On the Seasons and the Calendar
      Tom's Book of Days  

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This subject can get involved, especially if you get into the historical, folkloric, and anthropological aspects. The main difficulty with the calendar revolves around reconciling the solar and lunar cycles.

The lunar cycle. A lunar calendar has many advantages over a solar calendar. The average lunar month of twenty-eight days (strictly speaking, the average visual lunation, but that is an issue that gets rather technical) corresponds to the typical menses cycle, and its ninefold multiple is the average human gestation period.

Historically, most gardeners have felt that the phases of the moon effect crop development, which is the basis of the Farmer's Almanac.

Thirteen months of 28 days each give a total of 364 days. To complete the solar year, just one additional day (though not, to be really accurate, a full day) need be added (by comparison, a twelve-month year with 30-day months produces five left-over days, while months of thirty-one days produce seven days too many).

In England, a thirteen-month calendar-sometimes called "a year and a day"-was favored until the Tudor period. In an introduction to The Greek Myths, Robert Graves writes:

Time was first reckoned by lunations, and every important ceremony took place at a certain phase of the moon; the solstices and equinoxes not being exactly determined but approximated to the nearest new or full moon.... Even when, after careful astronomical observation, the solar year proved to have 364 days, with a few hours left over, it had to be divided into months-that is, moon-cycles-rather than into fractions of the solar cycle. These months later became what the english-speaking world still calls "common-law months," each of twenty-eight days . and, since the 364-day year is exactly divisible by twenty-eight, the annual sequence of popular festivals could be geared to these common-law months. As a religious tradition, the thirteen-month years survived among European peasants for more than a millennium after the adoption of the Julian Calendar [in 45 BCE]; thus Robin Hood, who lived at the time of Edward II [1284-1327] could exclaim in a ballad celebrating the May Day Festival:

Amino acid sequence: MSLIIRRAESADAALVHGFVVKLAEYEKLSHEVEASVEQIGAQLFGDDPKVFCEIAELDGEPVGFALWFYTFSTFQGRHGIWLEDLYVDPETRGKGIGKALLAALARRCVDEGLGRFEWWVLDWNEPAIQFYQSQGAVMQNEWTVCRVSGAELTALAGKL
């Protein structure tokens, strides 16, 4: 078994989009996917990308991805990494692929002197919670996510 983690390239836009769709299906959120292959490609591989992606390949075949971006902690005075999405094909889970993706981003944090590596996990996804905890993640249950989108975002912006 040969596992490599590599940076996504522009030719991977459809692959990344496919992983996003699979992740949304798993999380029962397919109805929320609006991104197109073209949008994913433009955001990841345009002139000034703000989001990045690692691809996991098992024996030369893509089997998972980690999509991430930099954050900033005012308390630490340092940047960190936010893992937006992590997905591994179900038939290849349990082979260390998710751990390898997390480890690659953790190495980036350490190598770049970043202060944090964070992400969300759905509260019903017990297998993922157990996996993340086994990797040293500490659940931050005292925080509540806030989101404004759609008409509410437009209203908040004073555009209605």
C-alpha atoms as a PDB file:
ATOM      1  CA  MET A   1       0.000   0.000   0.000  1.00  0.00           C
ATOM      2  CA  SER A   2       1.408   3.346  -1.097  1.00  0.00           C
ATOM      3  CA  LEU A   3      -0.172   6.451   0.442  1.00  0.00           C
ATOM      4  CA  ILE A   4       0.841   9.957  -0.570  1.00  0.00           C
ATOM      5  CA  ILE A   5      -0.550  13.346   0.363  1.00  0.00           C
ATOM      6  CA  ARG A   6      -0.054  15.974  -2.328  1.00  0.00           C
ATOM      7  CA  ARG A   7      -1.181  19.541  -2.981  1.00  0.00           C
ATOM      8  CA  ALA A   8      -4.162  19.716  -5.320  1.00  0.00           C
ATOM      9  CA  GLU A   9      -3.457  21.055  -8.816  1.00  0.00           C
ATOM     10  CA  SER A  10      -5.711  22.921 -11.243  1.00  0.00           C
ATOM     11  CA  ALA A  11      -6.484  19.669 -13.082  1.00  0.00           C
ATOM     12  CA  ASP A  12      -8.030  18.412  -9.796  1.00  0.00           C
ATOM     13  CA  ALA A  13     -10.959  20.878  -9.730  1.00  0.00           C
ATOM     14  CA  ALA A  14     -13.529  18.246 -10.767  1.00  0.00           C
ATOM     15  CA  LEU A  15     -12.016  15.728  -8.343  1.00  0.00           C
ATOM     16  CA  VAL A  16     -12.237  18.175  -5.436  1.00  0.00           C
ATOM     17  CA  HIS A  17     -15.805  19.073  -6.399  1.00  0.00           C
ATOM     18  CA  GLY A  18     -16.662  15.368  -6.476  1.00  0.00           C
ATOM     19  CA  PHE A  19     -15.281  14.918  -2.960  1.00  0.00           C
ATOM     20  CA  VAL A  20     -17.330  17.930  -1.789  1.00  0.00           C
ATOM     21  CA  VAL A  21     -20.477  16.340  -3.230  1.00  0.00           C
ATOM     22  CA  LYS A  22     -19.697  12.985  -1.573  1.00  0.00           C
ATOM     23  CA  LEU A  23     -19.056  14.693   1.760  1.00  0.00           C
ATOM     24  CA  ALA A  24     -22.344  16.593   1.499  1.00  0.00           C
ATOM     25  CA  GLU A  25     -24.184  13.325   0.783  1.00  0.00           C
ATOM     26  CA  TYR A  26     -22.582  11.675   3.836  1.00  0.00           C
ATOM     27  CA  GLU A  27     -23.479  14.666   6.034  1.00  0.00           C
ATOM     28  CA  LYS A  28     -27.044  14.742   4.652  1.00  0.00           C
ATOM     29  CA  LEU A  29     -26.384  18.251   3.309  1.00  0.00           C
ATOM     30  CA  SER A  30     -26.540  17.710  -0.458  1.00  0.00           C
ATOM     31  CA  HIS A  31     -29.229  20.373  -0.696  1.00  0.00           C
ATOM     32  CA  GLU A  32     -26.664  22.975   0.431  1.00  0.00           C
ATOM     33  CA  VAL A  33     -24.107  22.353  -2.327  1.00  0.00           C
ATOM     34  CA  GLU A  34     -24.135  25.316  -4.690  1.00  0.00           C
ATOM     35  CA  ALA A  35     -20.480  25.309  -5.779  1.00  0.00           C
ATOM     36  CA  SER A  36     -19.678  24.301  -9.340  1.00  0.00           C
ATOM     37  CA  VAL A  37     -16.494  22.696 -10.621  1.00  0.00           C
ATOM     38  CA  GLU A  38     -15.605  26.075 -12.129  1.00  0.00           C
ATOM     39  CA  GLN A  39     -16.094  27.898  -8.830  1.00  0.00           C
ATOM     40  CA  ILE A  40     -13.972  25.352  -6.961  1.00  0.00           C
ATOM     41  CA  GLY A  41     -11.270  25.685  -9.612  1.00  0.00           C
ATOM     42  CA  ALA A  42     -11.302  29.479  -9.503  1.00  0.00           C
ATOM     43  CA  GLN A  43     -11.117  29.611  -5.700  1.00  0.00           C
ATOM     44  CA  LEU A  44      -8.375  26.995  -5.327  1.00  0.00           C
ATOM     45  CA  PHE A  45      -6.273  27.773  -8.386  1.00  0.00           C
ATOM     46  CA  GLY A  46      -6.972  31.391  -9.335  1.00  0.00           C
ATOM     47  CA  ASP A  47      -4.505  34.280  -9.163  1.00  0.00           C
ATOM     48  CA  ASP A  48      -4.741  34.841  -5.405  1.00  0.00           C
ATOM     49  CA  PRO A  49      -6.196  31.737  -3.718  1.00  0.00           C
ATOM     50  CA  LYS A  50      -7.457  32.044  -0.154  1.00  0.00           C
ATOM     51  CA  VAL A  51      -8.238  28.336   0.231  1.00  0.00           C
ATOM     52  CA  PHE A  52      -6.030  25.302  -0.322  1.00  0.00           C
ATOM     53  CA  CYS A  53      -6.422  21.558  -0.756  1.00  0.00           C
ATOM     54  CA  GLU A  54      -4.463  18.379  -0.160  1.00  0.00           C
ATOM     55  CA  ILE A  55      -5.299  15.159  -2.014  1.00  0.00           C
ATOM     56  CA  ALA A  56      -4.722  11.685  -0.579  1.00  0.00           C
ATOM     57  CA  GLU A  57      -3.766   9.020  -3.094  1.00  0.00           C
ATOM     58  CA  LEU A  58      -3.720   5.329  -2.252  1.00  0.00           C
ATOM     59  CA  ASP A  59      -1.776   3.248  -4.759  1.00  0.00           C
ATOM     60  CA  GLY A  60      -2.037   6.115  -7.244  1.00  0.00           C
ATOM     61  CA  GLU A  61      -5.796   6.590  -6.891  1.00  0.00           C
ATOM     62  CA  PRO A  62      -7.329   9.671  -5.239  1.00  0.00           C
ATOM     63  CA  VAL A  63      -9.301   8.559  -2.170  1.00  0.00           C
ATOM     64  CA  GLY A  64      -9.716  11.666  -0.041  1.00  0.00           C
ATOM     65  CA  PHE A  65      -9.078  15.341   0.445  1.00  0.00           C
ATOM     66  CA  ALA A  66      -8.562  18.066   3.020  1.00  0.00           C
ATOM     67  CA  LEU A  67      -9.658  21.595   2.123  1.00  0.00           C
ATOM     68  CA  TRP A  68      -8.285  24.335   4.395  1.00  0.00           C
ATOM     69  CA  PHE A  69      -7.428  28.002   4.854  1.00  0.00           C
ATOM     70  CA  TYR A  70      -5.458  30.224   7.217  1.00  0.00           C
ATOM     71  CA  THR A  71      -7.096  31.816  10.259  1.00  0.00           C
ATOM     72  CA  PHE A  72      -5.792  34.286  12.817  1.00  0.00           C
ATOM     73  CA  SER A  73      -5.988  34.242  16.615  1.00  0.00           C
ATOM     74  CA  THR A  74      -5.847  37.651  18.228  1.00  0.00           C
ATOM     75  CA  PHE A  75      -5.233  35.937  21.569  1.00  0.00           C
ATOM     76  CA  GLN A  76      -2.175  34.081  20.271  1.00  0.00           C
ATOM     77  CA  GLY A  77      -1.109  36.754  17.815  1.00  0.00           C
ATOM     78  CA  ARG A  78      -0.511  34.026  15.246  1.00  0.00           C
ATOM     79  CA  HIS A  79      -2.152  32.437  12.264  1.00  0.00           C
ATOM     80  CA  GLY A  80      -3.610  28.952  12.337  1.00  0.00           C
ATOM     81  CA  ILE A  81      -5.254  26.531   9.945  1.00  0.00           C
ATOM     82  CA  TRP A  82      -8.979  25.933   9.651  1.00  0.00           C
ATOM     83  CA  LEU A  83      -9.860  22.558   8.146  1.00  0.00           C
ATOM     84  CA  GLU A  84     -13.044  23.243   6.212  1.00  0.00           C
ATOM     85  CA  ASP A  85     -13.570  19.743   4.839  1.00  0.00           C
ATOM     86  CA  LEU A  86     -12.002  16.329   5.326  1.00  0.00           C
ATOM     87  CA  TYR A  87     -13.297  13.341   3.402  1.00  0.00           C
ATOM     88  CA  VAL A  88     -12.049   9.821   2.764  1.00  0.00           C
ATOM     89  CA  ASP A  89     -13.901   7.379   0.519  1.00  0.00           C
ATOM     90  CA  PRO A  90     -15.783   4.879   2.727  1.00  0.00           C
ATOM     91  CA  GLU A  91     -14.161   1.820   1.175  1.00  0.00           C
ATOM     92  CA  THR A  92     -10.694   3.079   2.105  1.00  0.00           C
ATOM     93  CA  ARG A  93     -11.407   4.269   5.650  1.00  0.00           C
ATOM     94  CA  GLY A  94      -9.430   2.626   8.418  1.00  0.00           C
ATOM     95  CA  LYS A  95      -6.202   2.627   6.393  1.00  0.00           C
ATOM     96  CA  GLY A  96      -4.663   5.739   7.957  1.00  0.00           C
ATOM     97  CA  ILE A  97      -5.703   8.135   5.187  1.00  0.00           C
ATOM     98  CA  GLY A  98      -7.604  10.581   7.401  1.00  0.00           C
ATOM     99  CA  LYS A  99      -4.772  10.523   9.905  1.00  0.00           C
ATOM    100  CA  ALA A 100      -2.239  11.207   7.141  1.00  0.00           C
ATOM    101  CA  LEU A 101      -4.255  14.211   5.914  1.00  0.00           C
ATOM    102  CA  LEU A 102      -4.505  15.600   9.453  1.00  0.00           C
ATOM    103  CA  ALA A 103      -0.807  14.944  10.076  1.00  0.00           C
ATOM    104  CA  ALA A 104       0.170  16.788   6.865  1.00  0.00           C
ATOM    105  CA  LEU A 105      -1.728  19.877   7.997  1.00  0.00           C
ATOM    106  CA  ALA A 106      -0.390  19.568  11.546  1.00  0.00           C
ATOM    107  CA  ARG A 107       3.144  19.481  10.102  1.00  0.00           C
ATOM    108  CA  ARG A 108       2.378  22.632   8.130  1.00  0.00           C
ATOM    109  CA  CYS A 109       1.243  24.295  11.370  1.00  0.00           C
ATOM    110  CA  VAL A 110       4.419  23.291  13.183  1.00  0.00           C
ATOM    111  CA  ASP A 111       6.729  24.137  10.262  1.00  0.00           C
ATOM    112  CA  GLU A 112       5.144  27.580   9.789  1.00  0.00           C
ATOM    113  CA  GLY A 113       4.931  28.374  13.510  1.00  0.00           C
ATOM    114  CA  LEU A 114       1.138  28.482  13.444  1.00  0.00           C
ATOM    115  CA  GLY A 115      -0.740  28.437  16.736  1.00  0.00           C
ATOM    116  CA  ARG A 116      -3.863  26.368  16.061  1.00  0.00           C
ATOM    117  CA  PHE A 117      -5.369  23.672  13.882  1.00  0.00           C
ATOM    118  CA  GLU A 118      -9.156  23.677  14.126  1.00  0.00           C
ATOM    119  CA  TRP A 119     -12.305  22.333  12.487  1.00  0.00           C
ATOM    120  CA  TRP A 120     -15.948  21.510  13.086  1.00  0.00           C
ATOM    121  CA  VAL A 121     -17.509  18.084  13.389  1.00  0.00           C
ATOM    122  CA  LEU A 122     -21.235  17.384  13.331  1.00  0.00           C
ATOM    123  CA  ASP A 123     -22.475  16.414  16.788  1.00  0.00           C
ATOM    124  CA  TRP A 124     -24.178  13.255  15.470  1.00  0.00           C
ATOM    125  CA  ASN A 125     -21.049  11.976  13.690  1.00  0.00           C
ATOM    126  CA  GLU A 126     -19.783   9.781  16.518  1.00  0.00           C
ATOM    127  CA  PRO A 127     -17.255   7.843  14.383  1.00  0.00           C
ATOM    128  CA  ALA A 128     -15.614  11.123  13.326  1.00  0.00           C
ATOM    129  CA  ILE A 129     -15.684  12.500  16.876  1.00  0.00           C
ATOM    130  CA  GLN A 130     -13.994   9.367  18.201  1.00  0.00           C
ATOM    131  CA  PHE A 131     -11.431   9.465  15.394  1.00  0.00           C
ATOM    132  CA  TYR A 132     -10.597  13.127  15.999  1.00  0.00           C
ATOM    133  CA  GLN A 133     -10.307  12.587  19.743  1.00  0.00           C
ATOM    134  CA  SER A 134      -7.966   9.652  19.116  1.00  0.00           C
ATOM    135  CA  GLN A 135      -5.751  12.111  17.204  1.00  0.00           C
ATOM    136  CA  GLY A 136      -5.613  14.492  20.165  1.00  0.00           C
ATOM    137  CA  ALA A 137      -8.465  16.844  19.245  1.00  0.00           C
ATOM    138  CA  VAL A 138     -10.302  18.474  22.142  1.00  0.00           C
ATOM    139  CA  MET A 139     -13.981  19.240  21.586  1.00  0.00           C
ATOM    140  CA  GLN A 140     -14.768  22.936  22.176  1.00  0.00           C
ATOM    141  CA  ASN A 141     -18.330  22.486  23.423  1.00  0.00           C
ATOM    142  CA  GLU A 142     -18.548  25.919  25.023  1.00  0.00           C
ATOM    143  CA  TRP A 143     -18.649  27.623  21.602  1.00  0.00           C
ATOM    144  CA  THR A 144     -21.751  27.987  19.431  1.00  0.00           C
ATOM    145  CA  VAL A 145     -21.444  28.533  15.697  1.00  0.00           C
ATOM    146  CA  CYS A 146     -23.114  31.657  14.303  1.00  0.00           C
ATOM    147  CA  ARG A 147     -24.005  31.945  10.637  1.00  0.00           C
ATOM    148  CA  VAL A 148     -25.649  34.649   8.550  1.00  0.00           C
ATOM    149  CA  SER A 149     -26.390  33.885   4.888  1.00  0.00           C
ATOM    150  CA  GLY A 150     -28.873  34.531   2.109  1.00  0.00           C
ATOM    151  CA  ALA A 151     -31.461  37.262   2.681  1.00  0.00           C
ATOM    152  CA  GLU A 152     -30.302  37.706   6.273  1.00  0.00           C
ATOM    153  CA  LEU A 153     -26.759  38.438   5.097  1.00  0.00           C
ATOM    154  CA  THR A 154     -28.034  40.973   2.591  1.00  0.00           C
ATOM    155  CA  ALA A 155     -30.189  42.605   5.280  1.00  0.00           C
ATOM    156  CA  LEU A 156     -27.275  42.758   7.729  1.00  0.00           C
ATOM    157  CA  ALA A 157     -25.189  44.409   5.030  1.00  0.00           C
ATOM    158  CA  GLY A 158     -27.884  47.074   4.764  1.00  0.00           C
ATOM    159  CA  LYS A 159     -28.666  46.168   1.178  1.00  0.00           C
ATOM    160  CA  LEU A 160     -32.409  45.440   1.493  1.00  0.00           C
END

How many merry months be in the year?
There are thirteen, I say ...

which a Tudor [1485-1603] editor has altered to "...There are but twelve, I say...." Thirteen, the number of the sun's death-month, has never lost its evil reputation among the superstitious.

And indeed, the druidic calendar and the rituals that surround it survive in contemporary wiccan observances, which currently seem to be experiencing some revival.

The solar cycle. The problem with the lunar calendar is that, while it divides reasonably well into the solar year, it is difficult to reconcile with other aspects of the solar calendar. Thirteen, a prime number, does not dovetail very neatly with binary systems, and the binary impulse--which from an atronomical point of view is evident in the division of the rotation cycle into night and day--manifests itself throughout human culture at the most basic levels.

As we spin, leaning now toward (summer) and now away (winter) from the sun, its rays move up and down between the Tropics of Cancer and Capricorn, so that we end up with a year that divides not just in two but in two twos--in four parts marked by the equinoxes and solstices. It is this quarterly aspect that determines the conventional seasons of our present twelve-month year. (Yet those quarters can again be divided, as I explain below.).

The calendar and the seasons. Here in the San Francisco Bay Area, people--usually from "back east"--often say there are no seasons, which shows how out of touch with the world some people can be (back east in Wisconsin I knew someone who sought this as a virtue, and painted all of his windows black). Unless several inches of snow fall on these people's heads, they remain oblivious to major seasonal changes going on all around them. In fact, we have very marked seasons, which are ushered in on the cross quarters--the points midway between the equinoxes and solstices. In other words, our spring begins with Imbolc (or Candlemas) at the beginning of February, summer begins not with the solstice--that is midsummer, as Shakespeare knew--but with May Day or Beltane, fall with Lughnasad (August 7), and winter with Samhain (November 7). Each of the quarters is associated with certain established moons, and this mix of solar and lunar features will color our book of days.


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The Maya Calendar


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